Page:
Safety MCU

IGX Orin Product Specifications (Latest Version)

The Safety MCU directly controls the power and recovery pins of Orin and provides access to the BMC Module.

The following list provides the functions and features for the Safety MCU.

  • Has connections necessary for implementation of functional safety solution with IGX Module.

  • Has Target SPI connection to IGX Module FSI SPI interface.

  • Access to IGX Module VRS to monitor temperature, voltages, and currents.

  • Access to SMBus connections of all PCIe endpoints to allow monitoring of status and ability to provide safety control to PCIe peripherals. This includes PCIe slot cards and M.2 NVMe drives SMART status.

  • Access to monitor system temperature and relevant voltages and currents on the motherboard.

  • Directly controls PSU enable pins.

  • Always-on.

  • Capable of authenticating with BMC Module on boot.

Functional Safety Background

Functional safety refers to the practice of implementing automatic functions to minimize health and safety risks to people interacting with machines. Functional safety is emerging as a primary concern in the fields of robotics, manufacturing, medicine, avionics, and autonomous vehicles.

There are many standards that govern functional safety certification. Some deal with general principles while others deal with implementation specifics. IEC 61508 and ISO 13849 are two notable safety standards.

  • IEC 61508 is a basic functional safety standard applicable to all types of industries. It addresses system hardware and software through all aspects of a safety function life cycle:

    • Concept and scope definition,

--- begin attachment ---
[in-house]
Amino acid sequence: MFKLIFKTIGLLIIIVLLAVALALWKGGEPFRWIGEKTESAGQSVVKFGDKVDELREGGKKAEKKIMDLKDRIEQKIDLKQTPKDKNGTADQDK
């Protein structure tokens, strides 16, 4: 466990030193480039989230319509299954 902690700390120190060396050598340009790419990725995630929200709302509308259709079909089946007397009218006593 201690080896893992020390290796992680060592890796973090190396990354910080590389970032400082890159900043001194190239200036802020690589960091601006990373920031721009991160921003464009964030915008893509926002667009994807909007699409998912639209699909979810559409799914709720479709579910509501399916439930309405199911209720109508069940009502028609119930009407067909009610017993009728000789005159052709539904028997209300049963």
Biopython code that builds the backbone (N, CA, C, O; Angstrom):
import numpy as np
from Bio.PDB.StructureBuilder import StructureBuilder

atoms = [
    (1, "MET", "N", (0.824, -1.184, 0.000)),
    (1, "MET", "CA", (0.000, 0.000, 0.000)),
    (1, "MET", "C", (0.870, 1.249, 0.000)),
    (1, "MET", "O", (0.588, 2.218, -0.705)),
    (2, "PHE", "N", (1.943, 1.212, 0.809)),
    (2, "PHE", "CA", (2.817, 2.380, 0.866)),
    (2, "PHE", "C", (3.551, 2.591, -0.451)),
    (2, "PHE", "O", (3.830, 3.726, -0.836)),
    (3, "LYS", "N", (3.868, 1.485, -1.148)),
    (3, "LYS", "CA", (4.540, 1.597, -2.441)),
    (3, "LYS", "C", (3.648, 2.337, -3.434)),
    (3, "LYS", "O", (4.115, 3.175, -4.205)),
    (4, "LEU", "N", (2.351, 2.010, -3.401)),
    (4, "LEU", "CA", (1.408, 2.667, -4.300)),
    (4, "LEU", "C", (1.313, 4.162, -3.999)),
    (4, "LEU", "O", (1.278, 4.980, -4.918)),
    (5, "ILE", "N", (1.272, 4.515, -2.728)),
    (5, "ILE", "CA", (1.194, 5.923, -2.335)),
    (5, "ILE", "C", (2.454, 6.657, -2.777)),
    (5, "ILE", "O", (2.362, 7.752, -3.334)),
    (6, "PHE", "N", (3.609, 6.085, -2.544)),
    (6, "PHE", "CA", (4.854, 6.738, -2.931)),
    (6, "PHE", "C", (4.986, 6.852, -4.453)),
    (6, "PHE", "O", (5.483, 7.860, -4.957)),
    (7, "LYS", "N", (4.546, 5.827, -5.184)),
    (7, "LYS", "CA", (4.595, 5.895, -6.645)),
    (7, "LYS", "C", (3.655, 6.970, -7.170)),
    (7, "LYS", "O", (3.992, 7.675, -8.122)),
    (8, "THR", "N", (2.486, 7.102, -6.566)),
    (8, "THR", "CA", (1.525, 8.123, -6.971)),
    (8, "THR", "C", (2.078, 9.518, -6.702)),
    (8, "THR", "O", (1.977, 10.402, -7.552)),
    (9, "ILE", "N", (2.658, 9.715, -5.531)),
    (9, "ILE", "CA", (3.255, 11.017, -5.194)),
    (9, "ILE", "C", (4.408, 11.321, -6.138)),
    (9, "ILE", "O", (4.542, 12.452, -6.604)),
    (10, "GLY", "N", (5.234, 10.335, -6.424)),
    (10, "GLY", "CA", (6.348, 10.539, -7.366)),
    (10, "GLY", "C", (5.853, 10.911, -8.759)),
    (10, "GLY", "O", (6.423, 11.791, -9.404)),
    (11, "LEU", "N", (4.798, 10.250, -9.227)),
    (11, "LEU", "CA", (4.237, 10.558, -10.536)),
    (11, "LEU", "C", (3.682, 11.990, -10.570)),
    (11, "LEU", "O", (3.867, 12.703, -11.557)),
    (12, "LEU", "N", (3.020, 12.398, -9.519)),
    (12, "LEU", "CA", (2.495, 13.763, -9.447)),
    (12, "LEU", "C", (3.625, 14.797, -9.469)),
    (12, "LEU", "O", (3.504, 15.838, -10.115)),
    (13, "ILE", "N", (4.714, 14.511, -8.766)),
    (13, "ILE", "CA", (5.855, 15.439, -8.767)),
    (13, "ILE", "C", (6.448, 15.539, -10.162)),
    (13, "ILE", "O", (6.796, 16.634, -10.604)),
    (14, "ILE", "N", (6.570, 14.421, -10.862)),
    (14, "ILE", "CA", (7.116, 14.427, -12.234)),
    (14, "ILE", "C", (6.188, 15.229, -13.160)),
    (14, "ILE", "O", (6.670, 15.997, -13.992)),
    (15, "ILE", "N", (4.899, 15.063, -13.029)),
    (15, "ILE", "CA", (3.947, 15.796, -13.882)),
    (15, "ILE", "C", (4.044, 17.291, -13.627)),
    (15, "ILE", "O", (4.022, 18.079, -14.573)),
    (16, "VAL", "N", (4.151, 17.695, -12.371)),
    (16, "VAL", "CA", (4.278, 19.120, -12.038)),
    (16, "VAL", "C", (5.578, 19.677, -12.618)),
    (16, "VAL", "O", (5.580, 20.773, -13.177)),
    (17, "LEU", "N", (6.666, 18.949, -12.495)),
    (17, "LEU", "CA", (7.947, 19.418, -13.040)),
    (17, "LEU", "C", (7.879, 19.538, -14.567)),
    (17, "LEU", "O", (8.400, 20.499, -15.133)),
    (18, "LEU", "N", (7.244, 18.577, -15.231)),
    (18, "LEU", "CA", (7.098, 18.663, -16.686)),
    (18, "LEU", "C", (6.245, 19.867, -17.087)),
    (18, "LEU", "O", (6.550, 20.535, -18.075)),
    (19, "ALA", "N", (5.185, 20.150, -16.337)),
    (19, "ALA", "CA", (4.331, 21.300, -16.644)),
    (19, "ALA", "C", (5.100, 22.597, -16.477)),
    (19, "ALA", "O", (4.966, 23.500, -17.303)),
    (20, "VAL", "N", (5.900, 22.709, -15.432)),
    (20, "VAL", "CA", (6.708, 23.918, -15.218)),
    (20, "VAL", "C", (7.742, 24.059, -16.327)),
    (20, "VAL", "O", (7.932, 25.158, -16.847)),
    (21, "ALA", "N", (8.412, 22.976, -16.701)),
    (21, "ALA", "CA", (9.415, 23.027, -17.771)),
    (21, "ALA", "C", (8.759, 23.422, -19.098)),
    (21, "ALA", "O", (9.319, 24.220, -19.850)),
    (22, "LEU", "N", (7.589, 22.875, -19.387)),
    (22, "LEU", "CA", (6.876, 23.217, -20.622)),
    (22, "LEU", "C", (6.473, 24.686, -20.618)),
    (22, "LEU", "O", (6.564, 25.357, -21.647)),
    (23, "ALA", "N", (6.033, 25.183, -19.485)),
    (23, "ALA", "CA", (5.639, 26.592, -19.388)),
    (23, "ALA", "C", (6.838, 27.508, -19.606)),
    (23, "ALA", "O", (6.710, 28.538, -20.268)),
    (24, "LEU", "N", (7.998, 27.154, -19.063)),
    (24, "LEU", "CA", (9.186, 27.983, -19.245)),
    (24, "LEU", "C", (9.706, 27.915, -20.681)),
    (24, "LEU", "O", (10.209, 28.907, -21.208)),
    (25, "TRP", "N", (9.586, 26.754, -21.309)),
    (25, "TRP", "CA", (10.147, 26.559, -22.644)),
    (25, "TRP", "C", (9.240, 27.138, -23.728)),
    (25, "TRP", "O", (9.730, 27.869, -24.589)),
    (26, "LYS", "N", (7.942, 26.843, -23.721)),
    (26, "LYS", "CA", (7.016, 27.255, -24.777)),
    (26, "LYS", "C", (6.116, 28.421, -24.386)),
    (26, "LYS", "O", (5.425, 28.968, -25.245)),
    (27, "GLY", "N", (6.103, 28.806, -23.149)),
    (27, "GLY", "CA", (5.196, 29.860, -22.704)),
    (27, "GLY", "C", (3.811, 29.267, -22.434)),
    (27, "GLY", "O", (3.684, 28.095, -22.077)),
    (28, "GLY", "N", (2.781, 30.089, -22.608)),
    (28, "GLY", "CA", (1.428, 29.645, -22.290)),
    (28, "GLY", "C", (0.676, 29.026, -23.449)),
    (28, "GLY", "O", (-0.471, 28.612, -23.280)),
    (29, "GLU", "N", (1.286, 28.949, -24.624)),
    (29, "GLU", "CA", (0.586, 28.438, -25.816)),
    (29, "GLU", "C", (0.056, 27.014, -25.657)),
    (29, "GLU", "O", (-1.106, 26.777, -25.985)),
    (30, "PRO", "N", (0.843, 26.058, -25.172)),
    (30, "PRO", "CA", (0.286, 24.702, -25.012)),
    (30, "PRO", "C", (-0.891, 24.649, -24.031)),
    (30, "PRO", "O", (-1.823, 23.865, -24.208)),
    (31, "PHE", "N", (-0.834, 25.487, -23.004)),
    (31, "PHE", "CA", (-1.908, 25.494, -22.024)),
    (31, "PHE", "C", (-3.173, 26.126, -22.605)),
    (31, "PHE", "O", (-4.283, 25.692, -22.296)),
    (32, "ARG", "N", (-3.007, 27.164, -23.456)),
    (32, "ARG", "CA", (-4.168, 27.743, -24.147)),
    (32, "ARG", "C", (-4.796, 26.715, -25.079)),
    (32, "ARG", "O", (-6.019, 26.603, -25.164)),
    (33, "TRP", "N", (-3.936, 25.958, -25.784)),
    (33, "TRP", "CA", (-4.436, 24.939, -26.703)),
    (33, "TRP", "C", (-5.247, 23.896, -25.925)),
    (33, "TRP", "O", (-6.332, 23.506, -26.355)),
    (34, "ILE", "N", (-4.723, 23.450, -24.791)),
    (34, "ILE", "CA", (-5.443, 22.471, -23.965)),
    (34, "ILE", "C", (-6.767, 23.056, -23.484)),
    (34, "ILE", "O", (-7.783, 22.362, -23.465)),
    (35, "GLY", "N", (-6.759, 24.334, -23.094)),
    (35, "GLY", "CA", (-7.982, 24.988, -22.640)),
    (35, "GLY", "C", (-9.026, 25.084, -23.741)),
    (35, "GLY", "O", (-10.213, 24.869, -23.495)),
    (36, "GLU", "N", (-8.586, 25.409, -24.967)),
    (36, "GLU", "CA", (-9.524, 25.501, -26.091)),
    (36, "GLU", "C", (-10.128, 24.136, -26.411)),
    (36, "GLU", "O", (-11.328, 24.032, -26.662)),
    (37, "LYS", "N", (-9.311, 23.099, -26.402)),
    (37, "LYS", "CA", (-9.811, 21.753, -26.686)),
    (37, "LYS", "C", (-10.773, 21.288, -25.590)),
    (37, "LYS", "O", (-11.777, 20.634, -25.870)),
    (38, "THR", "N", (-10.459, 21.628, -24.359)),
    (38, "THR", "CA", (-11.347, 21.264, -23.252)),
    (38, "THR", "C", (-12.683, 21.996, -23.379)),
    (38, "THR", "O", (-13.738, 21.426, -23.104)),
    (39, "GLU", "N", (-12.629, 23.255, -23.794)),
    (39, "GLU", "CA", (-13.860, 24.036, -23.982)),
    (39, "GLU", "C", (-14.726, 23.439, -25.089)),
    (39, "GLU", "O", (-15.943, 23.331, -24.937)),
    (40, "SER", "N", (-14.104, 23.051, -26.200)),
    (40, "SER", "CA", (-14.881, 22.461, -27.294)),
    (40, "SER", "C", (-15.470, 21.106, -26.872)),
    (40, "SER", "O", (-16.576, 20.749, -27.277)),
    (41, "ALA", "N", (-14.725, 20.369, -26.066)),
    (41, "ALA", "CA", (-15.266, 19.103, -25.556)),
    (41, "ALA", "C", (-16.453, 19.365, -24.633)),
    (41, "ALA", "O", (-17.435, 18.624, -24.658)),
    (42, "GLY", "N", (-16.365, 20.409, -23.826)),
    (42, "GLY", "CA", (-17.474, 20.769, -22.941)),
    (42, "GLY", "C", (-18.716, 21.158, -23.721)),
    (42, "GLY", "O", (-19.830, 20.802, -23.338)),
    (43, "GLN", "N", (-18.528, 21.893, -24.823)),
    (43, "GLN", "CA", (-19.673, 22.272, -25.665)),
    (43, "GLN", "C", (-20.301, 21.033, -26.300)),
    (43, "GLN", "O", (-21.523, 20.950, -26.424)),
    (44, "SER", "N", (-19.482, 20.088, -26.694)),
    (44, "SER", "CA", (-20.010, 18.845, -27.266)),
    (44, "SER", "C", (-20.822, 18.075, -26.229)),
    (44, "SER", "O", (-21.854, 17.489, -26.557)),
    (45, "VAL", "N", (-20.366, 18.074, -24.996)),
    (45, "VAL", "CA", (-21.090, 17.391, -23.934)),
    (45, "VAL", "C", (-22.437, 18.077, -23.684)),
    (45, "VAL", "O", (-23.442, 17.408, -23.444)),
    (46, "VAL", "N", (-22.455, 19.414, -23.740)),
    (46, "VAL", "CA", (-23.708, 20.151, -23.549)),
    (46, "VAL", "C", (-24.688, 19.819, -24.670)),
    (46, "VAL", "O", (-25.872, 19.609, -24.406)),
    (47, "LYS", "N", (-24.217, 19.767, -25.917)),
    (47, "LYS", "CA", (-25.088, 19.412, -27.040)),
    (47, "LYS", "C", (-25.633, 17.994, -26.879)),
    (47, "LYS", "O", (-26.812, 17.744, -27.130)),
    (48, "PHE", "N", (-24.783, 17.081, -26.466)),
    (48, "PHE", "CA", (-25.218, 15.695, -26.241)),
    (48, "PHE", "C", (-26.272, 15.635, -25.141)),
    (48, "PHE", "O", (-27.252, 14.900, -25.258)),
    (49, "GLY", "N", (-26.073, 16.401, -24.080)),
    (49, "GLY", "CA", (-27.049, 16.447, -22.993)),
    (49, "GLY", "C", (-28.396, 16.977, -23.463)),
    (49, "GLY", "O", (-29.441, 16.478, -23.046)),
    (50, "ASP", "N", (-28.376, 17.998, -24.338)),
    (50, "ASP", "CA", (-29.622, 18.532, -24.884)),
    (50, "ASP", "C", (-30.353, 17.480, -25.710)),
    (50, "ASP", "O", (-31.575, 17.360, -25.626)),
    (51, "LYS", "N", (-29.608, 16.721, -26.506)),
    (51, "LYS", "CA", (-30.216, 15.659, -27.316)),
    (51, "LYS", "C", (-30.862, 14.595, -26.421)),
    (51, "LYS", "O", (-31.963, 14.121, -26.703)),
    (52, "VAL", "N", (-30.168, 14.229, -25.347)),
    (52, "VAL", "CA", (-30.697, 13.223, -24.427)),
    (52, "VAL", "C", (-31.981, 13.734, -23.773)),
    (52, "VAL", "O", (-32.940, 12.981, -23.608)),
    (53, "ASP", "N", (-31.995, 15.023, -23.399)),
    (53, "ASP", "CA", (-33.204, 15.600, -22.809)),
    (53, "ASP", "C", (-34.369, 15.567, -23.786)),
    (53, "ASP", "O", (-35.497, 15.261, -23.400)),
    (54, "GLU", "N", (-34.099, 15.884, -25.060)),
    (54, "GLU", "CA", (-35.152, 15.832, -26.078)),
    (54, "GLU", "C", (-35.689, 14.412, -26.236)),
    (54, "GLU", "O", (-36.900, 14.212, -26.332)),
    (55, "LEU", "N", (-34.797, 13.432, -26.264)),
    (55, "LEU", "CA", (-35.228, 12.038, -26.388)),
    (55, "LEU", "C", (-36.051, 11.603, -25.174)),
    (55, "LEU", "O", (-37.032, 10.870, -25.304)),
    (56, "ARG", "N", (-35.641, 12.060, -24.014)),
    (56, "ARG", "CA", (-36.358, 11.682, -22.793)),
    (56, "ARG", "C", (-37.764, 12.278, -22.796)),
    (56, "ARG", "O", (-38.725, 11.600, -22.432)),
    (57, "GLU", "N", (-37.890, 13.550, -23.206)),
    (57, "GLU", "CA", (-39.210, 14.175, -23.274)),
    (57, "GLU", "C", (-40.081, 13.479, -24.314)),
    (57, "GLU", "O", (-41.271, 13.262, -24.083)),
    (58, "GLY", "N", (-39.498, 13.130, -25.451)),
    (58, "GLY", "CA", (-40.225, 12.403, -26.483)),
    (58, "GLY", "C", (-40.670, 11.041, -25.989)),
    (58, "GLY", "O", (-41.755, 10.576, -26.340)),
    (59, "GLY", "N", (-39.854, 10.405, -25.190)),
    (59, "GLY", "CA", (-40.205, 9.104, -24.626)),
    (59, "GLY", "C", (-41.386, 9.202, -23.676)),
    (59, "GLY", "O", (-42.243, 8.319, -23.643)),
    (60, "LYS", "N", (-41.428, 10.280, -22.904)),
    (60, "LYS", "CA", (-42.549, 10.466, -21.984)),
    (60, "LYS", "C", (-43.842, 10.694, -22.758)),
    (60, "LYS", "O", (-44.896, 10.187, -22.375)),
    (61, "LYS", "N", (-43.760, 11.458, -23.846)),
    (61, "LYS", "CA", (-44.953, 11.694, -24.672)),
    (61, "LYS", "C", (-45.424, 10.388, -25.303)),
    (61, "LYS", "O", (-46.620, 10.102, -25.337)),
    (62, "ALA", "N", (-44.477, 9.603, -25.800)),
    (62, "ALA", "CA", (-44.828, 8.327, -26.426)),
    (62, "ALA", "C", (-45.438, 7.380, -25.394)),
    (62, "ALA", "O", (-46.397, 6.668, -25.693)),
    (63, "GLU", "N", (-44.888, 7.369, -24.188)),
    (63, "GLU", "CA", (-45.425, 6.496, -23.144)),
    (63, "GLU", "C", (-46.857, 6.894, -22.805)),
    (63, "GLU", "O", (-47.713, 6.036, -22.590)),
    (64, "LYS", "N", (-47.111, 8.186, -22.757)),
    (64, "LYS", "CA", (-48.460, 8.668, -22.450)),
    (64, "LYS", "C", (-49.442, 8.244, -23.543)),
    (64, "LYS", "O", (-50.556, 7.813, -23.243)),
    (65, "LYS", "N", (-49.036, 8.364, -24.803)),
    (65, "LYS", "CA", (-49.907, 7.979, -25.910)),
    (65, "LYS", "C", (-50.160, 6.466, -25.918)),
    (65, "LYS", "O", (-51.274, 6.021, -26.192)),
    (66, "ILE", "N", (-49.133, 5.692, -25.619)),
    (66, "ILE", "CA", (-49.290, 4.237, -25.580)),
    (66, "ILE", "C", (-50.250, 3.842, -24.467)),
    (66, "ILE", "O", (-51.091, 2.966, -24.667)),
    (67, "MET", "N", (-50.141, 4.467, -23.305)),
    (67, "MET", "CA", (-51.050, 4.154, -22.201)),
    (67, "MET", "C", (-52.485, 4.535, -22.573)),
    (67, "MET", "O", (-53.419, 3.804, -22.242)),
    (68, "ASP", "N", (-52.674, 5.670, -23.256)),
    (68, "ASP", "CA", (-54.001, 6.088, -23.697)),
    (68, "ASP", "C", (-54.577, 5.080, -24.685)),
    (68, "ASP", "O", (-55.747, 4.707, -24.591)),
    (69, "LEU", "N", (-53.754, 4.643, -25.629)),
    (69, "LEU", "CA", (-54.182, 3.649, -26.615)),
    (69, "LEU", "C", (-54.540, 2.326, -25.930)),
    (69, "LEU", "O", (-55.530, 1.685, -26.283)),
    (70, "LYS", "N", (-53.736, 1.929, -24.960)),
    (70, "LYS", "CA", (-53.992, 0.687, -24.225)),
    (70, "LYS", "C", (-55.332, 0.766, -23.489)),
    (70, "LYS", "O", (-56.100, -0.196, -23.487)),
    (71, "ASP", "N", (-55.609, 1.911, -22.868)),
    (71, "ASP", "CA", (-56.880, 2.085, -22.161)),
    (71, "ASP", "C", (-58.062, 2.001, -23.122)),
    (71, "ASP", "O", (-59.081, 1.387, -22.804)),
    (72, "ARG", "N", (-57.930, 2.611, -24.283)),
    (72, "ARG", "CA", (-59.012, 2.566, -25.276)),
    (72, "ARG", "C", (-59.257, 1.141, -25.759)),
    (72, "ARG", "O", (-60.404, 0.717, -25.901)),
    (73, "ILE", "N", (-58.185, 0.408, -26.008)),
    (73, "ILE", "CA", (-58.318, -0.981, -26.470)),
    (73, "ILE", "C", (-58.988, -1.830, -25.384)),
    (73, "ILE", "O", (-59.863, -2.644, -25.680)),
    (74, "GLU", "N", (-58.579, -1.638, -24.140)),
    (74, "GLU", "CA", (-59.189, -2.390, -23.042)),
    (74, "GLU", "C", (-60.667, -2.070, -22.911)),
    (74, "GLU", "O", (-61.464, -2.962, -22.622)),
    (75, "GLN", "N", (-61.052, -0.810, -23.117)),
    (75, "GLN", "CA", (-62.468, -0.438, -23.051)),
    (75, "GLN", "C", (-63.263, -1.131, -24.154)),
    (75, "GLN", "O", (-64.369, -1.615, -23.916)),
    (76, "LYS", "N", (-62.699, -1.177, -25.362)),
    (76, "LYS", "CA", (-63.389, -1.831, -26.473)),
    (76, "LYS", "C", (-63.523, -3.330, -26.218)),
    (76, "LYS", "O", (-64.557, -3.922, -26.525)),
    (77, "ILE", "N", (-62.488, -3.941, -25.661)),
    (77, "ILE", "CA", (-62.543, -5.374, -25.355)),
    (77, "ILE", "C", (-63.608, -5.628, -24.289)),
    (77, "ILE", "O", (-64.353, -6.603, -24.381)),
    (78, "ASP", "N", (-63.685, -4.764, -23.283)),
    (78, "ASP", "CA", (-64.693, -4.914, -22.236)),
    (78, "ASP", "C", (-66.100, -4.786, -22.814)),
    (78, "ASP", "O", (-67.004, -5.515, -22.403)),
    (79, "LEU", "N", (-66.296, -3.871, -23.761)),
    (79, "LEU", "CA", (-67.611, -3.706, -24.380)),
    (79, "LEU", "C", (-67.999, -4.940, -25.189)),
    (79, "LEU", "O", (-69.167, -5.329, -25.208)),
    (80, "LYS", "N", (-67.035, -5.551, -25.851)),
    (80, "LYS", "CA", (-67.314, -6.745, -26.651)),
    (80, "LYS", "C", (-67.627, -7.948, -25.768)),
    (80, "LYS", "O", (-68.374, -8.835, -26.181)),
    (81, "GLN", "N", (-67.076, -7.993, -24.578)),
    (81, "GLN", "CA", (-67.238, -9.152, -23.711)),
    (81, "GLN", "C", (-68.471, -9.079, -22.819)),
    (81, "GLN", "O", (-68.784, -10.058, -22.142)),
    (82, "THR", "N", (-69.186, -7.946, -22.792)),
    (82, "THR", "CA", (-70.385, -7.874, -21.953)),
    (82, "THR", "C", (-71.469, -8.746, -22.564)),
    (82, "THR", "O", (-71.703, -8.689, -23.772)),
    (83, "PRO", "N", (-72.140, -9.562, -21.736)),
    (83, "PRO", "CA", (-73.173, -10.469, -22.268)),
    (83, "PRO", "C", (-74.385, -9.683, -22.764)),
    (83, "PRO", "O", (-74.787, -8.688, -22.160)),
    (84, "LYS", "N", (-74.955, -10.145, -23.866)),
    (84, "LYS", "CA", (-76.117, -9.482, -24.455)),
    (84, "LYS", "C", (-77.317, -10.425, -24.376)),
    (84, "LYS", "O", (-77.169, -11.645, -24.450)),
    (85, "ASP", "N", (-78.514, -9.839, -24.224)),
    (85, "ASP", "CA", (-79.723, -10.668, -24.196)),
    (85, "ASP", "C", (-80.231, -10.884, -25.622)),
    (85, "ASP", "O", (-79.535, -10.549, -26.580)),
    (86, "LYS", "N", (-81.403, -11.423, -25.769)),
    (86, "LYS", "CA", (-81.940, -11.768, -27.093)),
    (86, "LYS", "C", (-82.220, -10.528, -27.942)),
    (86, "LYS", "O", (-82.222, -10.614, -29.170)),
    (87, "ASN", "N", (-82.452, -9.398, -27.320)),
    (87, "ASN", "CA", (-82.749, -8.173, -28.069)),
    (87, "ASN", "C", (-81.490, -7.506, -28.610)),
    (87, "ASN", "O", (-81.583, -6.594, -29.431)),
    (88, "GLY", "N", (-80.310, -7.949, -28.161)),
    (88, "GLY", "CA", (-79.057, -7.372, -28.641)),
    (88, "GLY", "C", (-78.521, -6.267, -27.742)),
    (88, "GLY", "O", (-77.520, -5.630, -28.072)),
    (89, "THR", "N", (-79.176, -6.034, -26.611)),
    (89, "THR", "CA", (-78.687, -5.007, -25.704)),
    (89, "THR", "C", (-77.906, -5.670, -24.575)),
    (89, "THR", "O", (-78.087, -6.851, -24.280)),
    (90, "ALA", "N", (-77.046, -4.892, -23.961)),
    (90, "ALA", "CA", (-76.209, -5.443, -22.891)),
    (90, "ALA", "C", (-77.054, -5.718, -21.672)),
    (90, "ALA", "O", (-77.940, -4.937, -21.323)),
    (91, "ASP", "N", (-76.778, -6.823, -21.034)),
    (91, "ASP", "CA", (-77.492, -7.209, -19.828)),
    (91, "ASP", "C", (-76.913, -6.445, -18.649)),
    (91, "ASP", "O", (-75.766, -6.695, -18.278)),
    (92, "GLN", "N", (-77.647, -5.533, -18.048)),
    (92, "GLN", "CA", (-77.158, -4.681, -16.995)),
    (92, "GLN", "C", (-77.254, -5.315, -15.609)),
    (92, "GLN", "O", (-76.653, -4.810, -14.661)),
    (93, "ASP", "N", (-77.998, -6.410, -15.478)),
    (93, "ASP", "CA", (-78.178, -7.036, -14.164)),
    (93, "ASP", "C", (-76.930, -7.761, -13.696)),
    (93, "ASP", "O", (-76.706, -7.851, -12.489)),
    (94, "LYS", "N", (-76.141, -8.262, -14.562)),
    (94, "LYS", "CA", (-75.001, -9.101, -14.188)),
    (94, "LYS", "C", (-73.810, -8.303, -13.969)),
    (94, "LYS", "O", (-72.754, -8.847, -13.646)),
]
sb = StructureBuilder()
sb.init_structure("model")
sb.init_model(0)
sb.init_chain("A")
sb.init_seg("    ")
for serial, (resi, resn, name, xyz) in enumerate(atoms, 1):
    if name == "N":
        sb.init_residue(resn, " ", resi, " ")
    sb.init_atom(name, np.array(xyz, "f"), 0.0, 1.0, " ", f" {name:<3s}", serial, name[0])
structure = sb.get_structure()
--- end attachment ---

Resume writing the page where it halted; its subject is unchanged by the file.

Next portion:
• Hazard

    • Risk analysis

    • Realization

    • Validation

    • Maintenance

    • Repair

    • End of life

    Note

    IEC 61508 uses a probabilistic failure approach and defines safety metrics.


  • ISO 13849 applies to parts of machine control systems that are assigned to providing safety functions. This standard is not technology-specific. It defines “Performance Levels” (a->e) along with predefined architectures, called “Categories,” that target different performance levels. For example, a Category 2 architecture is characterized by safety through periodic safety checks using test equipment. Category 3 architecture is characterized by the fact that a single fault to any part of the function does not lead to a fault in the safety function.

In an industrial context, functional safety is implemented in layers, as shown in Figure 1‑2.

image7.png

Figure 1‑2. Functional Safety Layers

Safety at the thing (Layer A) has the most stringent requirements for safety certification and is therefore the costliest. There is typically a one-to-one mapping between safety controls and things (for example, one safety control system on each robotic arm in the factory) and the safety controls have failsafe measures such as redundant control paths. Safety at Layer A is also more costly because engaging these safety mechanisms can result in lost productivity. For example, cutting power to a robotic arm halts the assembly line.